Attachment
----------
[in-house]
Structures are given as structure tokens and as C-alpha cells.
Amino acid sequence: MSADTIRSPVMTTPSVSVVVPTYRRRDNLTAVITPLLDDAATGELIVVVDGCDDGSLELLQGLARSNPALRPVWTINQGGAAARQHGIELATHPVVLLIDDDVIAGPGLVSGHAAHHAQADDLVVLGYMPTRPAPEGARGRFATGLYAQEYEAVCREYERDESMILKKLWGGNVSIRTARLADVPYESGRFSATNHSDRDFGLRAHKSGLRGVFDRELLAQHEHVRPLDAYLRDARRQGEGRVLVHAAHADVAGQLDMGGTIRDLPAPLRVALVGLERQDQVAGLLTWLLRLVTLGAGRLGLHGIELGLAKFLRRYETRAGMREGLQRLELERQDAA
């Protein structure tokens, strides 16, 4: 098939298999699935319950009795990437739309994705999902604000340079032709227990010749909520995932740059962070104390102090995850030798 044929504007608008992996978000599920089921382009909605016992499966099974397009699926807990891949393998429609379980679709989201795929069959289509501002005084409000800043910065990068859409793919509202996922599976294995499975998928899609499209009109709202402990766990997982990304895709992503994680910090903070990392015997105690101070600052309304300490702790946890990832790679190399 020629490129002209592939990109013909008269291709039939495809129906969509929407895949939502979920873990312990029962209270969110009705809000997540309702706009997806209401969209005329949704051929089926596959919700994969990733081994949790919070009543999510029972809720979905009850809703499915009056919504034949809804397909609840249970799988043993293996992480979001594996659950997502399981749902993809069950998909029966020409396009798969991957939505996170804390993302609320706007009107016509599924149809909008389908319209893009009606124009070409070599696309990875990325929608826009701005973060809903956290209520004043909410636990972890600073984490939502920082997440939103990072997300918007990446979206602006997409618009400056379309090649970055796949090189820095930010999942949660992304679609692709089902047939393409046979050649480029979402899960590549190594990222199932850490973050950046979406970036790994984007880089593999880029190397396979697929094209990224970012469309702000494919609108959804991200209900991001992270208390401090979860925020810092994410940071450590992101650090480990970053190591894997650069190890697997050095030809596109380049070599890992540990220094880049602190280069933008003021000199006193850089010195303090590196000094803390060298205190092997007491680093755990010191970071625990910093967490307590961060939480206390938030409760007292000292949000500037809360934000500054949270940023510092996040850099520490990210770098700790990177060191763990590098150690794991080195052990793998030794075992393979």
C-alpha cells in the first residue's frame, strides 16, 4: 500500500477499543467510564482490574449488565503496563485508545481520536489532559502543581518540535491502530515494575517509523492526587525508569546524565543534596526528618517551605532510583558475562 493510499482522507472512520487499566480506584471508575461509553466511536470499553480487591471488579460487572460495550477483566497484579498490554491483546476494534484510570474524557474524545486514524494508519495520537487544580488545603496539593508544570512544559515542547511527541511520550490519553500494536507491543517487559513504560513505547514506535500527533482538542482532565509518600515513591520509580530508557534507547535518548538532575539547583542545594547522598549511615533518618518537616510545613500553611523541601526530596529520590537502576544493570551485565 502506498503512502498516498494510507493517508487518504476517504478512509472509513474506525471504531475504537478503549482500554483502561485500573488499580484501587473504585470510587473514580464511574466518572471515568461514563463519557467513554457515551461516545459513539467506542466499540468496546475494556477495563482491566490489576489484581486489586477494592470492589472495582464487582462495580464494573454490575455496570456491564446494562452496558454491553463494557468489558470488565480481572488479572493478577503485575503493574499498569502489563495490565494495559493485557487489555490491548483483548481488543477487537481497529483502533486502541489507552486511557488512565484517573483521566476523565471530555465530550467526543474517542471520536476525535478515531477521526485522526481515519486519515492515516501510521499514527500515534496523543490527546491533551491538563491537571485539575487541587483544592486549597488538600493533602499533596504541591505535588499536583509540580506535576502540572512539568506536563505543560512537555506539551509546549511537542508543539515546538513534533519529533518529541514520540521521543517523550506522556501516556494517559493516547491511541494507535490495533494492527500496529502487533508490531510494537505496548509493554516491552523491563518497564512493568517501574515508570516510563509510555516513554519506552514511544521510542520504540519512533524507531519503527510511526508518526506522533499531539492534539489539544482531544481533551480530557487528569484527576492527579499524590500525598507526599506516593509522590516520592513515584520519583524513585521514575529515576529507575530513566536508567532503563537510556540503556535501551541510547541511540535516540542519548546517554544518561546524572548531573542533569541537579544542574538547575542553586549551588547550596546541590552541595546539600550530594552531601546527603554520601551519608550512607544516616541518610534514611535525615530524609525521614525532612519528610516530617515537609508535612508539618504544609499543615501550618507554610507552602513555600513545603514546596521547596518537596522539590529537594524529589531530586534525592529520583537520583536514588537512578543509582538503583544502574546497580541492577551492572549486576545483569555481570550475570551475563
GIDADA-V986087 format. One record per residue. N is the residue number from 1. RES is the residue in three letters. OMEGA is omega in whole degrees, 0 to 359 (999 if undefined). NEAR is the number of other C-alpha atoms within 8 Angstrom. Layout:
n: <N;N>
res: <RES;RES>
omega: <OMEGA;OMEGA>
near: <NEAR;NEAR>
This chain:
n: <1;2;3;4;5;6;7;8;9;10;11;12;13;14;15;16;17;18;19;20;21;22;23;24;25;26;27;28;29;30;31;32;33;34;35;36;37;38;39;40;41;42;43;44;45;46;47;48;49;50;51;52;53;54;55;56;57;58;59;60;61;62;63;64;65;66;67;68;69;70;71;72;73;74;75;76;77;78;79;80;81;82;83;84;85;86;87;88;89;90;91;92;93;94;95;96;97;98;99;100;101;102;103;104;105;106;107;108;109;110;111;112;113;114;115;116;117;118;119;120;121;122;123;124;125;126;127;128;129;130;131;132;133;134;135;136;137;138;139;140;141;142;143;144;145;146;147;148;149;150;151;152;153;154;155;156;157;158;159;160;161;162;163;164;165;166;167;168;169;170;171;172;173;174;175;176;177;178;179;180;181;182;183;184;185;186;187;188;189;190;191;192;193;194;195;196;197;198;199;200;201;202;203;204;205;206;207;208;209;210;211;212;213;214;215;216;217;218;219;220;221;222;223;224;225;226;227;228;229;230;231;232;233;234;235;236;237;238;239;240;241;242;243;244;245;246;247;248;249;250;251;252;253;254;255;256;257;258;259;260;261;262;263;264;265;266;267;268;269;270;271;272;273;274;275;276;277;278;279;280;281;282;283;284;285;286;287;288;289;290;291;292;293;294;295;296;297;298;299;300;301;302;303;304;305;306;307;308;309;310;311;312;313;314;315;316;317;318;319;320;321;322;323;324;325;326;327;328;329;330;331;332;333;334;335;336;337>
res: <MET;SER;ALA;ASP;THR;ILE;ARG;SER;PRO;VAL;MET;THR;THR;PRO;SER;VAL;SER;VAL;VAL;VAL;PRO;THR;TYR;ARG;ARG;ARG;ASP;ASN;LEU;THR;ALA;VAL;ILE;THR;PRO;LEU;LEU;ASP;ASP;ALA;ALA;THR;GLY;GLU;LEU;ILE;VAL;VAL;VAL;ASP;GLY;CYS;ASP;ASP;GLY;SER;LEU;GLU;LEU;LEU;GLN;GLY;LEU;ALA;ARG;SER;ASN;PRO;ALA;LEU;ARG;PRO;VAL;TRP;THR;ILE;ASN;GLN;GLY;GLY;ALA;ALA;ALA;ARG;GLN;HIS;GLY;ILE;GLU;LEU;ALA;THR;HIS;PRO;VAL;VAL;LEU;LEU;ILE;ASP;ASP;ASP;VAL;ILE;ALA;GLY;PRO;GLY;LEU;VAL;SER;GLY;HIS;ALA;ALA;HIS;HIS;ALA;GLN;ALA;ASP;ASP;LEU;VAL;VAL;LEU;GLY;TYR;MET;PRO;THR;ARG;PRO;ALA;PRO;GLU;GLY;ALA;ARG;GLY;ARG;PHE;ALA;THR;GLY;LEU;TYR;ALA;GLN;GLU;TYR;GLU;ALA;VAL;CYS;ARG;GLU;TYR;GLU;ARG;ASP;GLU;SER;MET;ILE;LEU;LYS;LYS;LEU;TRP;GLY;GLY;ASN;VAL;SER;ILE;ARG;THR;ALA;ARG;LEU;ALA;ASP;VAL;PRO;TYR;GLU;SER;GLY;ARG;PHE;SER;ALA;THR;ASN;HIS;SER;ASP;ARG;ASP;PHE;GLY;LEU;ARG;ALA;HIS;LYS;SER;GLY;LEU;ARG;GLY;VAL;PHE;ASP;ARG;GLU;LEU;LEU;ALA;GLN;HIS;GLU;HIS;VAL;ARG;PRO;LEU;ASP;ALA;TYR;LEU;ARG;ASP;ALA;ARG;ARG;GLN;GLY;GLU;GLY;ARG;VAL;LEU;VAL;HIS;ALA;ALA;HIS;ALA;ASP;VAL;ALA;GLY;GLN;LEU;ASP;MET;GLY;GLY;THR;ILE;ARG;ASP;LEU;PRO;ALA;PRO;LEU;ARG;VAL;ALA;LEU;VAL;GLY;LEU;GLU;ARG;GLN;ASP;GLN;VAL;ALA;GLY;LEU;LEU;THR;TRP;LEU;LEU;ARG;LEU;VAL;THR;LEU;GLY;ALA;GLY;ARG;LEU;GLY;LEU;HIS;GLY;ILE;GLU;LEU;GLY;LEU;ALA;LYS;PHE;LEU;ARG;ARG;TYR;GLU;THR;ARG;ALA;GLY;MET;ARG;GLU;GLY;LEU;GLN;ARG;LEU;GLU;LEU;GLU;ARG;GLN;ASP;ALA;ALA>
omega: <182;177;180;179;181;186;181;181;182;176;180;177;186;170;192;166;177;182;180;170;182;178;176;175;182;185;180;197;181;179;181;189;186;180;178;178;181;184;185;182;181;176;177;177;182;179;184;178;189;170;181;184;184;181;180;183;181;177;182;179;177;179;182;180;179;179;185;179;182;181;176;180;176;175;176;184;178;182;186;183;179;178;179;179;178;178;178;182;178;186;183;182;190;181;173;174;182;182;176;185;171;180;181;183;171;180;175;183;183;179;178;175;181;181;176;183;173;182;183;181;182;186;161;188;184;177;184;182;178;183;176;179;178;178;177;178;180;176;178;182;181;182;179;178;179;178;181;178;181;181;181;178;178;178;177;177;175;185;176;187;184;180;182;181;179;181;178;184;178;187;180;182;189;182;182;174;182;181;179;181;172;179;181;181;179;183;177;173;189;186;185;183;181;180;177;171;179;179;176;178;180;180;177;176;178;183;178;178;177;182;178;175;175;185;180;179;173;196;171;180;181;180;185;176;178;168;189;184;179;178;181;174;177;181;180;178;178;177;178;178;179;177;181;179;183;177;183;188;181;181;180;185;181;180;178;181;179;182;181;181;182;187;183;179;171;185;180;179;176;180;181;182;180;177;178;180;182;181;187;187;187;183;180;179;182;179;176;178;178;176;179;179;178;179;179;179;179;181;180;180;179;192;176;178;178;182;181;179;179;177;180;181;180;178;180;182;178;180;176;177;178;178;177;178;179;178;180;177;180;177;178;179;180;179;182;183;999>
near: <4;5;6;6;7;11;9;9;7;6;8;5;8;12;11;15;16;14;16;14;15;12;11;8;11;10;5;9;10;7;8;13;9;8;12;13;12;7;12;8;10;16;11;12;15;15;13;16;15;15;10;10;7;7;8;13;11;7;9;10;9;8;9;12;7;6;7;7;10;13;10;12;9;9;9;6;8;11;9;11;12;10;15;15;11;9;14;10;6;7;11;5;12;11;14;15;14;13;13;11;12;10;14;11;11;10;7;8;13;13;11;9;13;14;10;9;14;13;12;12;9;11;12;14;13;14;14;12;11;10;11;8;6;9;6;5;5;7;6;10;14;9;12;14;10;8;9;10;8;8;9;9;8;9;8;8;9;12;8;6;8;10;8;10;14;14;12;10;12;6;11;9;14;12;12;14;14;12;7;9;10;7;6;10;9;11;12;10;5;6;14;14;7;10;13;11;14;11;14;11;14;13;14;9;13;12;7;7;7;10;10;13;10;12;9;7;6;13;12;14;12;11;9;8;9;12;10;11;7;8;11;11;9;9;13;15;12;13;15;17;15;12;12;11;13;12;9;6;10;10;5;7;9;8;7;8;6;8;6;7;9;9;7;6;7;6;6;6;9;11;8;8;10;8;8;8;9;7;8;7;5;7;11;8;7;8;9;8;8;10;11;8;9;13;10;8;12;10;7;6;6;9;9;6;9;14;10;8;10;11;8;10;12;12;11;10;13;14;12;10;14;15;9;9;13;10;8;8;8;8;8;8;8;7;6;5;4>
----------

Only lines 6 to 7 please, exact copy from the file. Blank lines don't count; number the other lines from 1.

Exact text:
GIDADA-V986087 format. One record per residue. N is the residue number from 1. RES is the residue in three letters. OMEGA is omega in whole degrees, 0 to 359 (999 if undefined). NEAR is the number of other C-alpha atoms within 8 Angstrom. Layout:
n: <N;N>